by Diana Kohnle
Home oxygen is a tool to improve oxygen levels in the body. It may ease symptoms and improve health of the organs such as brain and kidneys.
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Some injuries or illness make it hard for oxygen to pass from your lungs to the blood. This means your body tissue does not get the oxygen it needs to work well. This will make you tire easily and cause shortness of breath. Low oxygen can also be harmful to busy organs like the brain.
Oxygen therapy increase the amount of oxygen in your lungs. This will increase the amount that makes it into your blood. Some common reasons that people need home oxygen therapy include:
It may only be needed for a short time while you heal. Others may need permanent oxygen support.
Home oxygen therapy is safe. There is an increased risk of fire around oxygen, but basic steps will help avoid this:
A prescription for oxygen will be needed. The prescription will include:
Home oxygen therapy is most often given with a nasal cannula. A cannula is a tube that is put just under your nose. Two prongs will deliver oxygen up into your nose. A face mask may be needed to improve oxygen delivery. The mask covers your mouth and nose.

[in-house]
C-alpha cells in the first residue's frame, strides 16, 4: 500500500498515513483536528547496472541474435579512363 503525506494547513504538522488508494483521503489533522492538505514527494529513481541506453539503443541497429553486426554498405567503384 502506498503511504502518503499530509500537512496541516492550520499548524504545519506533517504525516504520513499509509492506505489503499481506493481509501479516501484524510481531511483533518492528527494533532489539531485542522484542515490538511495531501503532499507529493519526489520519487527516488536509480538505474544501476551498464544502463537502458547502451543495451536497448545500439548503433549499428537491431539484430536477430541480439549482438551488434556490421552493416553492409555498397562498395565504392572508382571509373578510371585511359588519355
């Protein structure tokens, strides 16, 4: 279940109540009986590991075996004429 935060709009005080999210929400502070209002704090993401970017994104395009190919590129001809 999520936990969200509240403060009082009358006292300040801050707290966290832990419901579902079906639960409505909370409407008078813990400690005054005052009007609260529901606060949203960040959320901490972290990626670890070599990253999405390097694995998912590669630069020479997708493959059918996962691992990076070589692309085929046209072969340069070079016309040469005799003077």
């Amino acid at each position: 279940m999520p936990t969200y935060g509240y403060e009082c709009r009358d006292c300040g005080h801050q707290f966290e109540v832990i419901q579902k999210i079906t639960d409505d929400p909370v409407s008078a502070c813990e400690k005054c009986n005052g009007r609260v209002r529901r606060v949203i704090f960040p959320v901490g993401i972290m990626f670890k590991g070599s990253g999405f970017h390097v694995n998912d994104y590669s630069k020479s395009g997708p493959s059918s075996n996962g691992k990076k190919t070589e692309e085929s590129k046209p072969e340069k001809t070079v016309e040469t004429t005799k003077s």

Home oxygen may be delivered through 1 of 3 systems:
Oxygen therapy will be based on your needs. It may only be needed during activity or 24 hours a day.
Home oxygen therapy is painless.
Call your doctor if any of these occur:
If you think you have an emergency, call for emergency medical services right away.
American Lung Association
Children's Health Network
The Lung Association
Oxygen therapy. National Heart Lung and Blood Institute website. Available at: https://www.nhlbi.nih.gov/health-topics/oxygen-therapy. Accessed December 10, 2018.
Patient education: Teaching the patient about safe use of home oxygen equipment. EBSCO Nursing Reference Center website. Available at: https://www.ebscohost.com/nursing/products/nursing-reference-center. Updated July 13, 2018. Accessed December 10, 2018.
Oxygen therapy. American Thoracic Society website. Available at: https://www.thoracic.org/patients/patient-resources/resources/oxygen-therapy.pdf. Accessed December 10, 2018.
Supplemental oxygen. American Lung Association website. Available at:
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Accessed December 10, 2018.
Last reviewed November 2018 by
EBSCO Medical Review Board
Marcin Chwistek, MD
Last Updated: 12/10/2018